Transcripts of Something New videos, podcasts, speeches, etc

  • My name's James Smith, I'm a software engineer, parent, and resident of Horsham for ten years or so, and I'm the parliamentary candidate for Something New. That's our name, and it's what we stand for. We're a new kind of political party, bringing British democracy into the 21st century. Everything's changing, and our institutions are no different. We're here to be party of that change. We want to build a society that's excited by the future, that embraces change and progress, not one that's afraid of it. By embracing that future and working with it, we can all shape the future we want to see, protect what needs protecting, solve the problems that need solving, and rebuild a sense of community that's been driven out of us over the last few decades.

    We really in this together, and to express that we've created a political manifesto that's unique. Everyone and anyone, regardless of whether you're a party member or even a registered voter, can go to the website, click on Edit and add your own ideas. It's a whole new way of collaborating to build a vision of a better future. It's a vision of a society where every citizen can have their say, where everyone's fundamental rights are protected, and where we can make the tough decisions to make sure that our society doesn't destroy the environment it depends upon.

    We know that you care more than ever about the world, but that our system doesn't hear you. I want us to build a better system, together.

  • How would you raise the income levels of those people in the UK who are poorest? And what policies would you pursue, to reduce the gap between the rich and the poor, and the increasing need for foodbanks, and other support initiatives?

  • So to echo perhaps slightly, it is an absolute scandal, that in one of the richest countries in the world, there are people who are forced to rely on foodbanks - probably around half a million last year. The idea, though, that we help everyone by helping the richest, that wealth trickles down from the top, is utterly false. The share at the top just keeps getting bigger and bigger. [Applause] Thank you. We're at a point where you can earn more from being wealth then by working, and that's incredibly bad both economically and socially. It just means the rich get richer and leave everyone else behind. We need to deal with this level of inequality in society, that means getting rid of tax havens, tackling avoidance, and making sure that those can afford to, pay their share. We need to get money back into the real economy, into people's pockets, not sitting in banks doing nothing.

    Importantly, a major component of this, is that the government needs to spend. When times are hard, the government needs to help the vulnerable in society, not cut them off. Austerity is an ideological deconstruction of the British state, and it needs to stop before it destroys our society. Like many others, I want to see the minimum wage the same as the living wage, and to be tax-free, so that everyone who is employed has enough to get by. Personally, I'd also quite like to see a maximum wage set relative to that minimum. I'm also in favour of both a land value tax, and a basic citizen's income to eradicate poverty completely, both of which have a number of advantages beyond just reductions in inequality.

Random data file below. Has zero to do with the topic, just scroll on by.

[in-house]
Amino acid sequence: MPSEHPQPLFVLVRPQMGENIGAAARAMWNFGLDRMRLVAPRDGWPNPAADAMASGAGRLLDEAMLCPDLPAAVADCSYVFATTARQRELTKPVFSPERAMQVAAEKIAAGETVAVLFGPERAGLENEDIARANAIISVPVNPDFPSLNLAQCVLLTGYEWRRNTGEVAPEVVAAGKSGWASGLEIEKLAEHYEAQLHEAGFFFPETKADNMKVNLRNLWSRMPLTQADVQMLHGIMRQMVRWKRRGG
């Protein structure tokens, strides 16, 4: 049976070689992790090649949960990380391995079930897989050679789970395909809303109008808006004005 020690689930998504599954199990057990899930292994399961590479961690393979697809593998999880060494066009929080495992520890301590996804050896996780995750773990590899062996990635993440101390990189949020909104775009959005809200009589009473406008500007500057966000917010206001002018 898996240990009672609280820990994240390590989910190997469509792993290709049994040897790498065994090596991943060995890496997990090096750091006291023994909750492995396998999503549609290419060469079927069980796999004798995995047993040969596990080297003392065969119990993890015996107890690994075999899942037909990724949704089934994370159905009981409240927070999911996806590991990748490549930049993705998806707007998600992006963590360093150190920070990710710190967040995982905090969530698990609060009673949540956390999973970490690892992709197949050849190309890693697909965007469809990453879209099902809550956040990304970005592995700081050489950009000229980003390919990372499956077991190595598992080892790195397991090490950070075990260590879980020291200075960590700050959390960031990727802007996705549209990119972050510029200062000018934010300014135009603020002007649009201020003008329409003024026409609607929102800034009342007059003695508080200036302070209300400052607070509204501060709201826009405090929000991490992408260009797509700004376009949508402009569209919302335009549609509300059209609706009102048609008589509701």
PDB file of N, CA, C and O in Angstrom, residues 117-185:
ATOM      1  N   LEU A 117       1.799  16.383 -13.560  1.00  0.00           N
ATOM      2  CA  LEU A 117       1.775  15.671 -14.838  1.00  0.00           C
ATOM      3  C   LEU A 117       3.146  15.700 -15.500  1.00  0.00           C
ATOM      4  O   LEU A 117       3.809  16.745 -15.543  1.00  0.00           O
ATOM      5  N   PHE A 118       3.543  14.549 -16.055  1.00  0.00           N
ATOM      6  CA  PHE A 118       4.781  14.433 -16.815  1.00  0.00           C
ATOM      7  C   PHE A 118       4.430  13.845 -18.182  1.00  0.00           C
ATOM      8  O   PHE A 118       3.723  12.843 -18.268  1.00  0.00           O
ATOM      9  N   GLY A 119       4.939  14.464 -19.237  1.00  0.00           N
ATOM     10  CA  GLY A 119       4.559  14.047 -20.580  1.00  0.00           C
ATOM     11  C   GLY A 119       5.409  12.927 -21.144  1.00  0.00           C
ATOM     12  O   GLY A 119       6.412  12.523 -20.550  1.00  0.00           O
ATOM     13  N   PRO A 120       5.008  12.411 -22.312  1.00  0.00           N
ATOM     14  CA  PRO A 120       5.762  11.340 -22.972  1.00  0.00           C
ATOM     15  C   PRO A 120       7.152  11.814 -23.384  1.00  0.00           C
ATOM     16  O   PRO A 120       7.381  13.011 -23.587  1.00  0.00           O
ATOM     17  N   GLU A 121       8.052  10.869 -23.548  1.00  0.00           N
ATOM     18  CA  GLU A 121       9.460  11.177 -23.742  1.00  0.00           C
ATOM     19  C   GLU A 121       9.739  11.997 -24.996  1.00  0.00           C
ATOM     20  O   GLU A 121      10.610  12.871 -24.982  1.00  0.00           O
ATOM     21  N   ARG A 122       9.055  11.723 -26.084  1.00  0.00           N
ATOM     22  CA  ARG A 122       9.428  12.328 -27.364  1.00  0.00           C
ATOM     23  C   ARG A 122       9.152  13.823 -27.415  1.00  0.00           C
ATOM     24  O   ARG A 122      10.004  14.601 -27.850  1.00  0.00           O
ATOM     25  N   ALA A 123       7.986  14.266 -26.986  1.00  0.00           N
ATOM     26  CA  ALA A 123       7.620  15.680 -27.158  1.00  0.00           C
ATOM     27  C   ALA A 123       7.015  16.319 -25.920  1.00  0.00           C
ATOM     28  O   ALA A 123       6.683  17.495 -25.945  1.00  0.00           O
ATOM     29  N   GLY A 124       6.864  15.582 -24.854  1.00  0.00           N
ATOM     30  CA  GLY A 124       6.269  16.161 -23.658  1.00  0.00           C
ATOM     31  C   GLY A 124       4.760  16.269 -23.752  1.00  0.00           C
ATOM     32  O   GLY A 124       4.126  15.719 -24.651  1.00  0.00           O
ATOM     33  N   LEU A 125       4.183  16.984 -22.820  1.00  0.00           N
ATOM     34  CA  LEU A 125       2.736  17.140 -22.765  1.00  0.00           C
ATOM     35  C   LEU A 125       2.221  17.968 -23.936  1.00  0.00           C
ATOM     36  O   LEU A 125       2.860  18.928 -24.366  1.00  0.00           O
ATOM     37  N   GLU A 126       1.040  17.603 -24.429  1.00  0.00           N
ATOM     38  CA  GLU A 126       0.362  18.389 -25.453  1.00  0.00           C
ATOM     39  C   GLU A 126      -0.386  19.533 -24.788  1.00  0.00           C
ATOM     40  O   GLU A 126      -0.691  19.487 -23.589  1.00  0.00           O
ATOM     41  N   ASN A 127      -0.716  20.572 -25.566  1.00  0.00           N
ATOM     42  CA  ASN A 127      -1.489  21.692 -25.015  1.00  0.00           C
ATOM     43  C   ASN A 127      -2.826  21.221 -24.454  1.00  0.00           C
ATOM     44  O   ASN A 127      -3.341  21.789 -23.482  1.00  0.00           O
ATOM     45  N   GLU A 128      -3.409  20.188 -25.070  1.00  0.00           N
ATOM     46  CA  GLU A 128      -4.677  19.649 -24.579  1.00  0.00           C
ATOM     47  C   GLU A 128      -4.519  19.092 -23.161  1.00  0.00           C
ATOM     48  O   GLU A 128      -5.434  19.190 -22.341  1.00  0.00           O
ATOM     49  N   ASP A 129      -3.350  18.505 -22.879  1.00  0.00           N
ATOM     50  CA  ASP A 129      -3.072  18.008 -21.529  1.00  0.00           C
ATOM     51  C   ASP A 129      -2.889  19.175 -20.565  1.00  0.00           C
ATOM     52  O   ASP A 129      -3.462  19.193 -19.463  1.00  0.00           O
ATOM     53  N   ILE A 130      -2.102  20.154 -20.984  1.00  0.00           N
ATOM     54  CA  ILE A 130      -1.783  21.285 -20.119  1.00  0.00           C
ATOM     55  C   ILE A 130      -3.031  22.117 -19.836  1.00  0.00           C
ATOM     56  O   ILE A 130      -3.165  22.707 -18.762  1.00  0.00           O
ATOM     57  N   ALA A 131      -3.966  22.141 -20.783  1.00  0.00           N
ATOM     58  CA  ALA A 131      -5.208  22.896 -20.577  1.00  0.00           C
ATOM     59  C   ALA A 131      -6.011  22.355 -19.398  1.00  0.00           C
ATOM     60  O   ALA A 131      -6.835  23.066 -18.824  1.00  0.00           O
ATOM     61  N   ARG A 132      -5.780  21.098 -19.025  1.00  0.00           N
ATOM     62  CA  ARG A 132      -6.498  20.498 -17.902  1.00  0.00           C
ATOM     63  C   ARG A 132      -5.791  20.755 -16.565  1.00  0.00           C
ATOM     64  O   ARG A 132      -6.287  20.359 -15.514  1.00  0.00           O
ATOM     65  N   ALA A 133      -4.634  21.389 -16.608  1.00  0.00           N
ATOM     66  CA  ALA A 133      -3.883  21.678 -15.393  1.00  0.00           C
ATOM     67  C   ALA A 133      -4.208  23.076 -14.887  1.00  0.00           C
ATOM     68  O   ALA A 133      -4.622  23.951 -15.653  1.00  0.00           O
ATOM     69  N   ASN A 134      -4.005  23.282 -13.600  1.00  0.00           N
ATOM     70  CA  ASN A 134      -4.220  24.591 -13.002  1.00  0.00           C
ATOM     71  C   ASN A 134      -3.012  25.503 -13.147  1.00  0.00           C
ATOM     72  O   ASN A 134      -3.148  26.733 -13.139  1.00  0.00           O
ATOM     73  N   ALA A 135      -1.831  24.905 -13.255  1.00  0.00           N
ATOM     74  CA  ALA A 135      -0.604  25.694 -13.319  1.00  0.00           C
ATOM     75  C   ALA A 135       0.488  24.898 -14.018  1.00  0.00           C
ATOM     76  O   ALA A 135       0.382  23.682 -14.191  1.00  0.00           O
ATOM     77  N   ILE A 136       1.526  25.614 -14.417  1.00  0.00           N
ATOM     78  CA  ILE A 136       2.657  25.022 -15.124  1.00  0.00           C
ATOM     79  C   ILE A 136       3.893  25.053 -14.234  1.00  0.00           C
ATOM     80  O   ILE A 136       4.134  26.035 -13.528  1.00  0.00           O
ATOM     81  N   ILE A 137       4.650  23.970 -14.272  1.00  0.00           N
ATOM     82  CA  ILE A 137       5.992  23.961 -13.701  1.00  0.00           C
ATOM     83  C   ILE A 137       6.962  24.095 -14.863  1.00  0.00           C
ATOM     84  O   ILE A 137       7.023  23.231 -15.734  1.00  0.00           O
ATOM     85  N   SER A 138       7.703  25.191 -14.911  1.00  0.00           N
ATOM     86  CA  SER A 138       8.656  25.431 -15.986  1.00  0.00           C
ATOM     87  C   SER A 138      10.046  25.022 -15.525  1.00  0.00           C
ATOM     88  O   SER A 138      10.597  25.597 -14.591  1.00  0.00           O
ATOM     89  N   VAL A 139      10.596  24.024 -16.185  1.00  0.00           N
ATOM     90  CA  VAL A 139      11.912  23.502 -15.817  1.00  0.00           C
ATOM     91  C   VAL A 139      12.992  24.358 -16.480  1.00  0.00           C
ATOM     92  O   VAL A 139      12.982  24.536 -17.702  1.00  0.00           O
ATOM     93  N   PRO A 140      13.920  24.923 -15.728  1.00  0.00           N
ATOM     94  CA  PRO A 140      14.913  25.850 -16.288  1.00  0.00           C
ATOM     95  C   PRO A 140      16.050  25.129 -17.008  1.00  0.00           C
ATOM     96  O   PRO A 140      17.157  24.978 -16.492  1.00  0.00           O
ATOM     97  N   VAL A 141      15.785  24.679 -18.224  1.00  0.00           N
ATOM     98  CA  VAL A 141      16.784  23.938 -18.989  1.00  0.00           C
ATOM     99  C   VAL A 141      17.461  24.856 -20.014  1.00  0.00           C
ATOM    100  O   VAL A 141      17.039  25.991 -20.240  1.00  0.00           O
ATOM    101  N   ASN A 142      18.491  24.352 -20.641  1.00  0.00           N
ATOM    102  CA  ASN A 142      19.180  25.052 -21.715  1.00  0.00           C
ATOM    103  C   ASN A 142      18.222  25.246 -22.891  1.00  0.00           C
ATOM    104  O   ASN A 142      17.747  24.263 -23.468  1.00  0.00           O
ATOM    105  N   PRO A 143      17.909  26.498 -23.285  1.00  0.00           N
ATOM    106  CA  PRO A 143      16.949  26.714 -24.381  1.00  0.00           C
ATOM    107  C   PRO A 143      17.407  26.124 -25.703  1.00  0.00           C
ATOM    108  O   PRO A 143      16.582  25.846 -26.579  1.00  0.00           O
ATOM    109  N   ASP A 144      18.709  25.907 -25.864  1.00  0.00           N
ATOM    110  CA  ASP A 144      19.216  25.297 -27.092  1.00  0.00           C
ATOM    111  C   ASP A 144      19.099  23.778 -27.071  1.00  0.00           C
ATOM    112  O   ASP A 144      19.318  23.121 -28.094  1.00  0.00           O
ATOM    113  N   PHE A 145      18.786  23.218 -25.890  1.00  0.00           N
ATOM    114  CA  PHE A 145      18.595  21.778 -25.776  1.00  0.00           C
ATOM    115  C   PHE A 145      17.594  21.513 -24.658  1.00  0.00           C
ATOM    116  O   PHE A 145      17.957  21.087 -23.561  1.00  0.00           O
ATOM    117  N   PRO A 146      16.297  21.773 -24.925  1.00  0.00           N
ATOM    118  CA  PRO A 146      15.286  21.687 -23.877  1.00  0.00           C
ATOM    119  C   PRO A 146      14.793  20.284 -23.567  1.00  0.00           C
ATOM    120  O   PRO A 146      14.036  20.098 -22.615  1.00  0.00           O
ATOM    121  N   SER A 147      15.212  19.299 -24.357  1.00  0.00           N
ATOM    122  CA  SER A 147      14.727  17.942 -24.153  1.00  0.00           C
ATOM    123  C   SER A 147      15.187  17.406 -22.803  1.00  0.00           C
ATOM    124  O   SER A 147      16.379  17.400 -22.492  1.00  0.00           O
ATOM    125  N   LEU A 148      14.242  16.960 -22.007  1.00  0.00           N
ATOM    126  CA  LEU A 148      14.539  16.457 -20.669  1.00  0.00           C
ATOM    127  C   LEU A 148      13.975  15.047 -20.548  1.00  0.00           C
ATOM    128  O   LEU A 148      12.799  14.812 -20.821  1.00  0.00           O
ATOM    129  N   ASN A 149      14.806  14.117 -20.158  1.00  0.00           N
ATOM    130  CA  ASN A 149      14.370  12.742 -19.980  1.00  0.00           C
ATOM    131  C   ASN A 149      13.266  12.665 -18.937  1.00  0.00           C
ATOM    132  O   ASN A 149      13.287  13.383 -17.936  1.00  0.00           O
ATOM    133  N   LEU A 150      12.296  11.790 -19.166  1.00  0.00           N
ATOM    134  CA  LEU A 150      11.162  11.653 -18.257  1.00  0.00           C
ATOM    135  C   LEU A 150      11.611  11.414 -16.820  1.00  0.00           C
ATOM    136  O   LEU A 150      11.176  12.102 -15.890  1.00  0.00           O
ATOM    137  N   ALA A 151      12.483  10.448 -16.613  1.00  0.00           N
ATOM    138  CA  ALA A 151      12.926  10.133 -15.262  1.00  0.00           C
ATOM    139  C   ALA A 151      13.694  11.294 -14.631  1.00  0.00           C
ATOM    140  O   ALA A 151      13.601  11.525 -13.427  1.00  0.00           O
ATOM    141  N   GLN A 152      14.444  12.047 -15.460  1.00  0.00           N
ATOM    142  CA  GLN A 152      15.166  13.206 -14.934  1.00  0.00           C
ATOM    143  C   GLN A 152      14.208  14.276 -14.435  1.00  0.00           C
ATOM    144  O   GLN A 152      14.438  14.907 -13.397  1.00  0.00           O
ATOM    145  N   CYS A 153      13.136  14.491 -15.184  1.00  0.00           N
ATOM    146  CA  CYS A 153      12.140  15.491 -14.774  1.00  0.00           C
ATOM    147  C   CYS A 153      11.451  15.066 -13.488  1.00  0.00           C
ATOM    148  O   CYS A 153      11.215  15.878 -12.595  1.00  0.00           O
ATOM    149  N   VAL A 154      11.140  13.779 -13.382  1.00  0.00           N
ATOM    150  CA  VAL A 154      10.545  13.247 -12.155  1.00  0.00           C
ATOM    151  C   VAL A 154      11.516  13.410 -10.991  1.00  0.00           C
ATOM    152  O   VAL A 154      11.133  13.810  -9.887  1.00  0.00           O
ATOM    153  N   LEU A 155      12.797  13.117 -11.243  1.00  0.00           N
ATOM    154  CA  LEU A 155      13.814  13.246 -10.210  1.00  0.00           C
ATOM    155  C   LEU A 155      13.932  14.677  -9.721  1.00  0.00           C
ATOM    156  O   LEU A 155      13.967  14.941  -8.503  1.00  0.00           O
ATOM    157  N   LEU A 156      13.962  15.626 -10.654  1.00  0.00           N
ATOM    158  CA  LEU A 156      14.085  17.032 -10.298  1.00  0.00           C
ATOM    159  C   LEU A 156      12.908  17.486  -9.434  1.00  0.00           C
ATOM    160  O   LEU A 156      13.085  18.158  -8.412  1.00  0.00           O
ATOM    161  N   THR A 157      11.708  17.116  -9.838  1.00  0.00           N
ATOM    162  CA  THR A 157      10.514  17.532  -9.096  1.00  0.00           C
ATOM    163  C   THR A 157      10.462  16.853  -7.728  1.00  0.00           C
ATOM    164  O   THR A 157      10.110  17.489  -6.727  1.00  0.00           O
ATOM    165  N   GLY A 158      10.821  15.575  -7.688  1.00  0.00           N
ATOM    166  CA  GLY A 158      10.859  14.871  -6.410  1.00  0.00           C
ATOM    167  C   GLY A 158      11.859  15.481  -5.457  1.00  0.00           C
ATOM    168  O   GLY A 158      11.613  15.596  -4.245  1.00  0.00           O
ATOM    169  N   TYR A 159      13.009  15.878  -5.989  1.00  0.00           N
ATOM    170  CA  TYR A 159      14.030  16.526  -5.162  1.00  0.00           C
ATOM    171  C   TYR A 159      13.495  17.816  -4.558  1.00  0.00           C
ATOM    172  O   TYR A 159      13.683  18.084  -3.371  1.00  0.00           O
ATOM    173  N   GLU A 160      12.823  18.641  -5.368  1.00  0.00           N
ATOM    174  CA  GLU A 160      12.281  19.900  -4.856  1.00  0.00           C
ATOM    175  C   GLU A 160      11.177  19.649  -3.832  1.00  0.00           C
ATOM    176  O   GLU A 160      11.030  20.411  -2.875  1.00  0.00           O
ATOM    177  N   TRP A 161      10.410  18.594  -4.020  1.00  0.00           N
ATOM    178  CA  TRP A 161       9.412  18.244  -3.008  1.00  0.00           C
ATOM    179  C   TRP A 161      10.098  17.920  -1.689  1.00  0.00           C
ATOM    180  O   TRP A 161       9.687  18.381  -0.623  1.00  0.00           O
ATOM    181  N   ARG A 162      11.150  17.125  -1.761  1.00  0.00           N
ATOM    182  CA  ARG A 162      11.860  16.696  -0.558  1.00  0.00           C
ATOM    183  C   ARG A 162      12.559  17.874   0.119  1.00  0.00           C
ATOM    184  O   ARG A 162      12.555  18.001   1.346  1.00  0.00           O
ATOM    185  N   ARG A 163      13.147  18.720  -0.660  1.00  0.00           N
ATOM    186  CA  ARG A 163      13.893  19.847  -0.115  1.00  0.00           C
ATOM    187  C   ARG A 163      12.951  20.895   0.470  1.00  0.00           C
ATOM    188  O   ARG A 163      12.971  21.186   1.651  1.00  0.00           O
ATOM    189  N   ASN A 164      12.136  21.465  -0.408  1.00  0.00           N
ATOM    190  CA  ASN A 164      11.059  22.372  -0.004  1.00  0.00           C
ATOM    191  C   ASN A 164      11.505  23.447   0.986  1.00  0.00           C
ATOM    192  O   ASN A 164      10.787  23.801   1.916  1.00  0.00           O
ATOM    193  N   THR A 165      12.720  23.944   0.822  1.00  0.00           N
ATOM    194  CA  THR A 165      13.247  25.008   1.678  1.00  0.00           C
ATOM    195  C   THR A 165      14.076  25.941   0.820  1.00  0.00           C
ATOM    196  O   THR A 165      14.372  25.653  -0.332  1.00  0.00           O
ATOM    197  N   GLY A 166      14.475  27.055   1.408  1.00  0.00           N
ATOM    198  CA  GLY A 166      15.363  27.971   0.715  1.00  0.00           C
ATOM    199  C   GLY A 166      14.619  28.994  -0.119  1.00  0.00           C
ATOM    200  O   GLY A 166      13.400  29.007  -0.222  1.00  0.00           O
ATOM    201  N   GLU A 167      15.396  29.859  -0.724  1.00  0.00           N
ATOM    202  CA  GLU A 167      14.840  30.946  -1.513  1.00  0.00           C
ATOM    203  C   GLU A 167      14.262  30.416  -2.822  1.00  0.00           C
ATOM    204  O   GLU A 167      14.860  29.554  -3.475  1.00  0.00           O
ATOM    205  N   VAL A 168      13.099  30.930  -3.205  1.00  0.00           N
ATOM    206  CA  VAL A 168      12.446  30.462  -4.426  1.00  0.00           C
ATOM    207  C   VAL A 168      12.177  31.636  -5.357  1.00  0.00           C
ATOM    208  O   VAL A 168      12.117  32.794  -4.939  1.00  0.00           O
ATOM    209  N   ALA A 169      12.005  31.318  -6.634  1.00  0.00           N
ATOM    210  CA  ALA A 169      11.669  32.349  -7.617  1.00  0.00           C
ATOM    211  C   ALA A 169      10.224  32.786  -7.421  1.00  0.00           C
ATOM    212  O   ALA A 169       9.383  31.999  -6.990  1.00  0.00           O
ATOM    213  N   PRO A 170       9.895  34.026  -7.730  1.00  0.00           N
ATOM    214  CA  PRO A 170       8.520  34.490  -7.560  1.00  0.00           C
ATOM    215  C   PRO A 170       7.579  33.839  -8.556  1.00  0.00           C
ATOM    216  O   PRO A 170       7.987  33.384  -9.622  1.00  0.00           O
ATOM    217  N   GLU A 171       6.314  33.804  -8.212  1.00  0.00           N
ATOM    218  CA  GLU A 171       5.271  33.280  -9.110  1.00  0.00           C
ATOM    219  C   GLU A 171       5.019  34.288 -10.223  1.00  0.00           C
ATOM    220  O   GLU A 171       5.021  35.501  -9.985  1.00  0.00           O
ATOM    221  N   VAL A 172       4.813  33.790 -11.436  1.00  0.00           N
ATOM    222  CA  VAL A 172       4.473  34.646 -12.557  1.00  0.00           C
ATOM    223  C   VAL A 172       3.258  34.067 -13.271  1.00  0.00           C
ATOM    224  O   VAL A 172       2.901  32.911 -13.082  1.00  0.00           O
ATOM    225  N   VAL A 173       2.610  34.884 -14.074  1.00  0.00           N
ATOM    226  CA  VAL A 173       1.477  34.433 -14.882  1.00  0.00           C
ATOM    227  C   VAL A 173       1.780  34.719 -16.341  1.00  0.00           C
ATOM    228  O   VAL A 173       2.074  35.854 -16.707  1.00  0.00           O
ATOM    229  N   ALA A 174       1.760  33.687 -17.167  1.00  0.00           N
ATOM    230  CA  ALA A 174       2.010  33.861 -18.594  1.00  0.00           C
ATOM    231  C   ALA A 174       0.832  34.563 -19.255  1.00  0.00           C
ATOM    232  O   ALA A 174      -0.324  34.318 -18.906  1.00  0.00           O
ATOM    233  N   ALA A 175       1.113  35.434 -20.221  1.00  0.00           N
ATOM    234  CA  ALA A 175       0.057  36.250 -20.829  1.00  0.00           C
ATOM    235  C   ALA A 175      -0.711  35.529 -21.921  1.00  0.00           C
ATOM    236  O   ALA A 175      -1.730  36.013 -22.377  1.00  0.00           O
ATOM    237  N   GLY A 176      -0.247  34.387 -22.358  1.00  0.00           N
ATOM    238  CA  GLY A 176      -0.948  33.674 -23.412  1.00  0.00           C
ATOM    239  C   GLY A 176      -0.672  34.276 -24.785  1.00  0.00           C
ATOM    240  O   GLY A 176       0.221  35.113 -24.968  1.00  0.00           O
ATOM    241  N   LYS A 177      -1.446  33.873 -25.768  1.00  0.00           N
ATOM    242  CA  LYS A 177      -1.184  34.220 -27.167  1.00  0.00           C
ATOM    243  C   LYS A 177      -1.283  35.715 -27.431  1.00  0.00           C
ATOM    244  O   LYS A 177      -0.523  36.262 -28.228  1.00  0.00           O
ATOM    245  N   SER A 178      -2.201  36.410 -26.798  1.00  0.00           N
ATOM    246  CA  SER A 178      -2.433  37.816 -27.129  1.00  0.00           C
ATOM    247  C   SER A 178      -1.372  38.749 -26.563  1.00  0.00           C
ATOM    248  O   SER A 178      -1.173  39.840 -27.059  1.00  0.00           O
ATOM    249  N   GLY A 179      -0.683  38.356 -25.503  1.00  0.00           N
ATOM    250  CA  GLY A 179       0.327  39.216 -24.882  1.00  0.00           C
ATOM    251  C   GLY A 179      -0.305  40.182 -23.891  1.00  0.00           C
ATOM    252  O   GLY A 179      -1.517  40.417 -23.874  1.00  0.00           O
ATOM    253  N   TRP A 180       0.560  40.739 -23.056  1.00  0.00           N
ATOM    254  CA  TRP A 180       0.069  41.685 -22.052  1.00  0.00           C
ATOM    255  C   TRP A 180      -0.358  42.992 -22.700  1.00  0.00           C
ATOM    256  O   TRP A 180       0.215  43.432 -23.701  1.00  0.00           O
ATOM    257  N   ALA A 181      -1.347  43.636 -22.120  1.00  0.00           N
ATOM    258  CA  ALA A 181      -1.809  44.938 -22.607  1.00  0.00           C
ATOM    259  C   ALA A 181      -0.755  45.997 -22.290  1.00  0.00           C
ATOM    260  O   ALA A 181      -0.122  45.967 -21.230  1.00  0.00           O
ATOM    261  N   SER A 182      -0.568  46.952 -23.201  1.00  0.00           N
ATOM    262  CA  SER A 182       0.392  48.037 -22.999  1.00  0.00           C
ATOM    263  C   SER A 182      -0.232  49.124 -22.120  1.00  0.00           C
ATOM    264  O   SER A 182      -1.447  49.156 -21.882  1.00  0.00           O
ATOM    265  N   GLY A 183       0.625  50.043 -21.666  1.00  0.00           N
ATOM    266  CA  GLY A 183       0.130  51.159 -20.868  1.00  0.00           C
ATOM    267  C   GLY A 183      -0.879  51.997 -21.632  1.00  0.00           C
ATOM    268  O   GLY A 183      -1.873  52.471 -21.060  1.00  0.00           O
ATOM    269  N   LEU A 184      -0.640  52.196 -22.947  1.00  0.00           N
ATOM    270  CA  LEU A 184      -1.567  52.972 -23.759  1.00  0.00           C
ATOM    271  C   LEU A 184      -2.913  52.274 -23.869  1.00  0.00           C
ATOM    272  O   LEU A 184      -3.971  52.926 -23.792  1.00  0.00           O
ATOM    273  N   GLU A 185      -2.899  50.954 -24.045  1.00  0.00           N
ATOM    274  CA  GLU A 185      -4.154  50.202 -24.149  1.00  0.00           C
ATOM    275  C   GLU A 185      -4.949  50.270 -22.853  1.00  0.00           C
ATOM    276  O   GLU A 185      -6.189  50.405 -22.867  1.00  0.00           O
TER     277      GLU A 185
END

• The pre-election discussion has centered on tax and benefits, with parties trying to find the most appealing formula to please the electorate. Money, we know, needs to be tightly controlled, but for some of us, there is a worrying trend away from resourcing care in the community, whatever form that care may take. Could you offer suggestions, or what is your party policy, that despite financial constraints, will support appropriate and adequate financial resourcing of care in the community particularly where that care is directed towards the most vulnerable members?

  • Social care is essential, and most be properly resourced. The social care budget has dropped by over £1 billion since 2010, and £1.4 billion since 2005. This is leaving the most vulnerable in our society our in the cold without the help they need to live their lives with dignity. This is another victim of austerity. The government has waged a war on benefit claimants since they came into power, which has not only resulted in less money going to those who need it, but an increase in attacks on disabled people, both physical and verbal. Our leaders are intentionally 'othering' the weak, turning us against each other. My daughter has special needs and the idea that she might live in a future that won't help her when I'm gone, fills me with fear.

    On the other hand, we have a tax gap of at least £35 billion a year, maybe up to £120 billion. By closing those tax loopholes, cracking on evasion and funding enforcement properly, we can quite easily reverse the destruction of social care. It's a sign of a civilised society that we look after those weaker and more vulnerable than us, and our government priorities need to reflect that.

  • What policies would you pursue to make tackling global climate change a priority, both to protect and improve living standards at home and abroad and to prevent climate change pushing more people deeper into poverty? How might the UK government exercise global leadership by investing in renewable energy, encouraging energy saving measures and seeking secure international agreement to reduce greenhouse gases by 2020?

  • This is a subject that's very close to my heart, I've worked in climate change and sustainability for a few years. I really don't want to be that kind of politician, but I would like to point out there's evidence, not proof that gravity is a thing and that the Earth goes round the Sun. We know this is happening, we know beyond all reasonable scientific doubt. Climate change is an existential threat to our way of life, more than any issue we have actually heard about in this campaign. It's one that threatens everything, and our time is short. We need to take drastic action and we need to do it immediately. We can't act too fast on this.

    There are a few things we need to do. We have to leave the fossil fuels in the ground. We have 3,000 gigatons of CO2 in proven reserved around the world. We can only burn a third of that and have a chance within 2 degrees. So there's no point looking for more - digging up more from underneath the weald. We need to get fossil fuels out of the energy supply with massive investment in renewable and nuclear energy, and get rid of fossil fuel subsidies completely. We need to make our buildings energy efficient, as other people have mentioned, with large-scale installation and upgrade program across the entire country, which has a nice side effect of providing quite a few jobs.